However, there are people who do have different brains – phoneticians. It turns out that an MRI can find differences in the brains of those people who can speak multiple languages compared to those who cannot. But what are the developmental effects that have caused this? Is it similar to Katie Alcock’s research in Tanzania where she showed that locals have improved spatial memory?

Back to the differences between men and women – why are there so few women in computer science. Only 18% of undergraduates are female. Up until the mid-1980’s the numbers were increasing year-on-year until they suddenly fell off a cliff. This coincides with the explosion of home computing. It seems that once they were available in the home, they were seen as things for boys rather than girls.

We also see a huge discrepancy in the UK prison population. There are less than 10,000 women in prison against over 80,000 men. Is this purely because they’re men? Is it because women can’t commit crime?

Even Nigel Short, the English chess grandmaster has weighed in on the gender debate, claiming that women can’t paly chess. The thing is, neither can most men.

This all leads back to idea of what society considers to be “normal” behaviour. Men with computers, men in jail, women not playing chess are all considered to be normal these days. However, you only need to go back to the 1960s to see behaviour that would have gotten you committed back then, is now considered to be completely normal.

Finally, Sophie talks about gay sheep. Around 10% of adult male sheep are gay and this can have financial implications for farmers, hence there has been quite a lot of research into it (although there hasn’t been any research into female sheep) People have been comparing the brains of sheep to see if there are any differences that may drive sexuality.

Well, it turns out that straight male sheep have a larger anterior hypothalamus than female sheep. Gay male sheep have a smaller one than straight male sheep. So, do this mean that gay male sheep have a brain that is more similar to female sheep? No – actually, gay male sheep behave differently to female sheep. So, the research has to continue since only around 50% of males sheep are actually straight (yes, you can get bisexual and asexual sheep)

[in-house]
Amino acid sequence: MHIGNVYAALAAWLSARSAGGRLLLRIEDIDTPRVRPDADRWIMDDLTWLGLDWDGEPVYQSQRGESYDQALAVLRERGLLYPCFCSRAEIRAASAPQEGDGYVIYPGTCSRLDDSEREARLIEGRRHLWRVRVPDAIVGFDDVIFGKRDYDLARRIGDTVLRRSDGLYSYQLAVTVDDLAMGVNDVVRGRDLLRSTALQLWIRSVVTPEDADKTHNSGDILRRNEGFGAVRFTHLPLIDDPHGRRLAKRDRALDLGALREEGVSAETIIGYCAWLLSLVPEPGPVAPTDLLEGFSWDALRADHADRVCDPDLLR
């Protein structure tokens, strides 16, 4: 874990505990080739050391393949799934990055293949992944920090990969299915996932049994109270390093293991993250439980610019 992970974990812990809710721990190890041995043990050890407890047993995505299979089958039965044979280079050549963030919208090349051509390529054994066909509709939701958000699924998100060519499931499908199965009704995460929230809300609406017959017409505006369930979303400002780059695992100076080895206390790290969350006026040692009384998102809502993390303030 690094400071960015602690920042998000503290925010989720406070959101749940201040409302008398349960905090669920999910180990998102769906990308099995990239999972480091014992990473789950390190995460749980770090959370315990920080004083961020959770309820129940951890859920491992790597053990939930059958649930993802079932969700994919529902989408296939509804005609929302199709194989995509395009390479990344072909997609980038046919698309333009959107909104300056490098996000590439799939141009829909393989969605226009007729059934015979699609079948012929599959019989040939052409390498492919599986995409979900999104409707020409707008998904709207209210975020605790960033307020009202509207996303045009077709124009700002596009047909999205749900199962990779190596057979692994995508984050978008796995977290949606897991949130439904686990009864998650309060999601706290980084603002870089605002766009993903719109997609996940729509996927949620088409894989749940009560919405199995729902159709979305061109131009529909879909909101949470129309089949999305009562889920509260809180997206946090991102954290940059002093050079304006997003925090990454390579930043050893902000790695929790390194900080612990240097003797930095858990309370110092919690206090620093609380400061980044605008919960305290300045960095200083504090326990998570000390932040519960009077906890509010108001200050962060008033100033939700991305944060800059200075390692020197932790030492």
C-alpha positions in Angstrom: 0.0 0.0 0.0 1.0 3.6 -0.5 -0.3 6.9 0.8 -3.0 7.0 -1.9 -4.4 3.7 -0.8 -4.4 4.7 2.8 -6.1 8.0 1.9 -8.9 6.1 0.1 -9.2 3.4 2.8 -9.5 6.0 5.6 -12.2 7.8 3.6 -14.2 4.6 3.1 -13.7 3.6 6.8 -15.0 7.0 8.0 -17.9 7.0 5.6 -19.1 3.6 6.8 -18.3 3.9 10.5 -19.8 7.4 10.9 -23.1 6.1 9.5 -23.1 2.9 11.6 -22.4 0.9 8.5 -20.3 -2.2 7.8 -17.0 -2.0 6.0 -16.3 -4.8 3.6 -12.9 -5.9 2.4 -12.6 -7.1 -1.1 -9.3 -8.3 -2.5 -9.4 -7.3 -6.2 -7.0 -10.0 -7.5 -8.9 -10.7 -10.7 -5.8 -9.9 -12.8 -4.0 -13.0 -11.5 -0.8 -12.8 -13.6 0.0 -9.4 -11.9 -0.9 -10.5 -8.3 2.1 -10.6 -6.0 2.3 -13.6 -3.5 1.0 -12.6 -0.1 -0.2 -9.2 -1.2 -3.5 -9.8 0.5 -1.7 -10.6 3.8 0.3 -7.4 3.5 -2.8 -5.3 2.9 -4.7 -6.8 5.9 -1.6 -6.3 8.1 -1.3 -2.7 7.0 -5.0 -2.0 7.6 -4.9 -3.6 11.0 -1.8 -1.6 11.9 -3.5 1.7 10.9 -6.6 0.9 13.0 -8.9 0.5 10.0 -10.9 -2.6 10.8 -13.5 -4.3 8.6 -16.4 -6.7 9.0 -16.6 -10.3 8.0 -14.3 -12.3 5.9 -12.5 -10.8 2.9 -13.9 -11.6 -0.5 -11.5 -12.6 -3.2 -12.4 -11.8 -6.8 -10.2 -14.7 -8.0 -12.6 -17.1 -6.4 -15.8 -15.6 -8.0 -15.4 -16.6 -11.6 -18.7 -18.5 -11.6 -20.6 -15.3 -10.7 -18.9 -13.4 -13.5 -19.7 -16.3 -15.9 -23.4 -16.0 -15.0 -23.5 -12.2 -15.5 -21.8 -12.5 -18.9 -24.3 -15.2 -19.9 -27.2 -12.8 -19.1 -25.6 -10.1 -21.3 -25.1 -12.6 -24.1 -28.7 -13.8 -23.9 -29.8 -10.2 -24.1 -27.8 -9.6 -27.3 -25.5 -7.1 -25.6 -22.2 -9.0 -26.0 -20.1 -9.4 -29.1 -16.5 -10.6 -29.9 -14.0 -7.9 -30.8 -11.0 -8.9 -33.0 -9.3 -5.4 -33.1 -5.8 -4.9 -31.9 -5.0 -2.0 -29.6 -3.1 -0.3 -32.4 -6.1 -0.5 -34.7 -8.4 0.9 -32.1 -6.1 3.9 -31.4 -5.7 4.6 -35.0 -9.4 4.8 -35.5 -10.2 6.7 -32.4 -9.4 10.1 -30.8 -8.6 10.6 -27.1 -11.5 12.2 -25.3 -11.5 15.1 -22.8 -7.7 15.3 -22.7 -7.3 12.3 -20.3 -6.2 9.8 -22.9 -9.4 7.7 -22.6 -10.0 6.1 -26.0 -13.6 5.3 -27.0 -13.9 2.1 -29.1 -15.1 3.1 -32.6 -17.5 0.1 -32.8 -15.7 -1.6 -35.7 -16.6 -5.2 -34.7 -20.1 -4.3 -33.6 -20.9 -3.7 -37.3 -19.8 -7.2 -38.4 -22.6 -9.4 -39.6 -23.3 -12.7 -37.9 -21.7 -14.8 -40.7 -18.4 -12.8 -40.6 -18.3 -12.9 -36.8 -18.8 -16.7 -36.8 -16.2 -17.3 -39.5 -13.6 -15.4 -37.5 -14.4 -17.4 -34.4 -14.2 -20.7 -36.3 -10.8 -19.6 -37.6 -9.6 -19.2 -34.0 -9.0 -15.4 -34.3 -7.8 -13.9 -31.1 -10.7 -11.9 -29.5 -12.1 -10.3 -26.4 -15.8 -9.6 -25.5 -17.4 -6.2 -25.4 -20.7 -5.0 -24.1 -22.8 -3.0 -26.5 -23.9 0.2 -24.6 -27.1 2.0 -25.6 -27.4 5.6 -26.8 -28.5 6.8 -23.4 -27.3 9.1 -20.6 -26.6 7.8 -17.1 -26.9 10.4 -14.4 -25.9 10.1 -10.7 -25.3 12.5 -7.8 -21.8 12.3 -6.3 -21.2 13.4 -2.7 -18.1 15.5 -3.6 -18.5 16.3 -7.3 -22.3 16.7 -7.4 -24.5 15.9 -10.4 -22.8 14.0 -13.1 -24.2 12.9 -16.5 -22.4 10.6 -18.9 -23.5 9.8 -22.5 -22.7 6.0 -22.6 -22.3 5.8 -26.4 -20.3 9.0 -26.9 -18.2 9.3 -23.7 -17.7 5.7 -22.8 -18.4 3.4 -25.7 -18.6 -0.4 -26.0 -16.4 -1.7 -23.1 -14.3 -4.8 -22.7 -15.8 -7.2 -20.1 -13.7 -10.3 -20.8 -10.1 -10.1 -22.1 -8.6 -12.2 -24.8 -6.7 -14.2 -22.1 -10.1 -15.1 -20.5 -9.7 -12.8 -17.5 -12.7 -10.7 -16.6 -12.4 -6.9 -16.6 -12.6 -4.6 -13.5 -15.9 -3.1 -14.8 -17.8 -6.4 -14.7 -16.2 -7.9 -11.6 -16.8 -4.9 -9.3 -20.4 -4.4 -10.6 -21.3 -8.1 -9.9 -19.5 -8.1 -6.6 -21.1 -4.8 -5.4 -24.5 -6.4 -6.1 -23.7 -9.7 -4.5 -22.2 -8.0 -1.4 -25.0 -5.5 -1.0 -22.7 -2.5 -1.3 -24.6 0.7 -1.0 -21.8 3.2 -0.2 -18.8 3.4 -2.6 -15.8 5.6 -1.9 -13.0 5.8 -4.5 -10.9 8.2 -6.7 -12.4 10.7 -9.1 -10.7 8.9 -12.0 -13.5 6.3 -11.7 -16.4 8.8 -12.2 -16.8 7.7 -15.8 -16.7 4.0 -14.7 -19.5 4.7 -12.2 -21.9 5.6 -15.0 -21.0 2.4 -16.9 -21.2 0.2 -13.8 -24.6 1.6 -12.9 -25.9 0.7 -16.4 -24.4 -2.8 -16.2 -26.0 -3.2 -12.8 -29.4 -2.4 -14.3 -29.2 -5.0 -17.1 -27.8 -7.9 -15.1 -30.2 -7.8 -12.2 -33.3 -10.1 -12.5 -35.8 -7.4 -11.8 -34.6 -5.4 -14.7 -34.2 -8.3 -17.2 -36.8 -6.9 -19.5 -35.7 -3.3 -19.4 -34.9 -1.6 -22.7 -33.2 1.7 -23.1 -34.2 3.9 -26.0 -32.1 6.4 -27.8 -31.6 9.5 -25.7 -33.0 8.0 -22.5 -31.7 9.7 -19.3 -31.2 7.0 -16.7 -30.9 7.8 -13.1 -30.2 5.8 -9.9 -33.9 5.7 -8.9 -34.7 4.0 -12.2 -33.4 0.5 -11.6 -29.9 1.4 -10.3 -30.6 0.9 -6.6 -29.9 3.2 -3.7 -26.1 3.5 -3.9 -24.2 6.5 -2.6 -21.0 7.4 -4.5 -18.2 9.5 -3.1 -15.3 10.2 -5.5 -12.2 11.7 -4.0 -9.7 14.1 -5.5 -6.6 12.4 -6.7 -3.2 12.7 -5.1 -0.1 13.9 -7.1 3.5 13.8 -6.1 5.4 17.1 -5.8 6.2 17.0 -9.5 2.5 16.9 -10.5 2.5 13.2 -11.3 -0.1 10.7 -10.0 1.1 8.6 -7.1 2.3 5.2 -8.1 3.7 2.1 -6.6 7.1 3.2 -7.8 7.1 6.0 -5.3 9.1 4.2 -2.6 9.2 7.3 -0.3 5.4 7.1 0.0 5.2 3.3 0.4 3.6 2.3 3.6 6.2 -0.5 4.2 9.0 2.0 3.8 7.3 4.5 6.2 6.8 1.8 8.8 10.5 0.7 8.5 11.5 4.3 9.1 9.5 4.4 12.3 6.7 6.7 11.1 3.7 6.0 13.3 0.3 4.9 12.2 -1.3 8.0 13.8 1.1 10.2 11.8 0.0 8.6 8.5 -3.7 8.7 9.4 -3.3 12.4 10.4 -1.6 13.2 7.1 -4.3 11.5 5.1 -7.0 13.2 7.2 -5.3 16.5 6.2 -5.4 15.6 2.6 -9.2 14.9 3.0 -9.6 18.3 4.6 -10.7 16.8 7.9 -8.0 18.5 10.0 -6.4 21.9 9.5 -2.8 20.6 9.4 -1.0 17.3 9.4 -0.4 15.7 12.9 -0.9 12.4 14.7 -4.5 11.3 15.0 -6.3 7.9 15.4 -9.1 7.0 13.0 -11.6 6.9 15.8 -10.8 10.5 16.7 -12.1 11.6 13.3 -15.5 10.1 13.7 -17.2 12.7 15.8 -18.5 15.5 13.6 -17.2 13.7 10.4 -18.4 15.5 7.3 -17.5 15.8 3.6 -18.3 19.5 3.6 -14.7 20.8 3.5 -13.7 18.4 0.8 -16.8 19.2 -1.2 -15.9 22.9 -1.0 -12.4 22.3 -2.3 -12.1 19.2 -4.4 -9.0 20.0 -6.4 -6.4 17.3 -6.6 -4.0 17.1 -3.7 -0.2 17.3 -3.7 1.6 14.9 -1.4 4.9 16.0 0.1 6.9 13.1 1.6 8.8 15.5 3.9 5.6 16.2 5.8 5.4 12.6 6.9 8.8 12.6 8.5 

During an excellent Q and A session, Sophie re-iterates the fact that experience is a much larger driver in the differences in brains than gender is. Our brains are the same as early mankind who were able to spread out across the globe and survive. It’s such a flexible organ that it would make no sense for it to be different in men and women.

There’s also some more debunking – there are not more autistic men than autistic women. Similarly, autistic women are not more likely to be similar to non-autistic men.

However, there is one final societal change that we have seen over the last 40 years and it’s nothing to do with brain sex theory – the pitches of women’s voices has lowered since they became more active in the workplace alongside men. Maybe they just want to fit in with Tim Hunt…

Nottingham Skeptics in the Pub will return on 7th of July at 7:30 in The Canalhouse where Michael Marshall will be talking about Homeopathy in the UK

Author’s notes

Article not previously published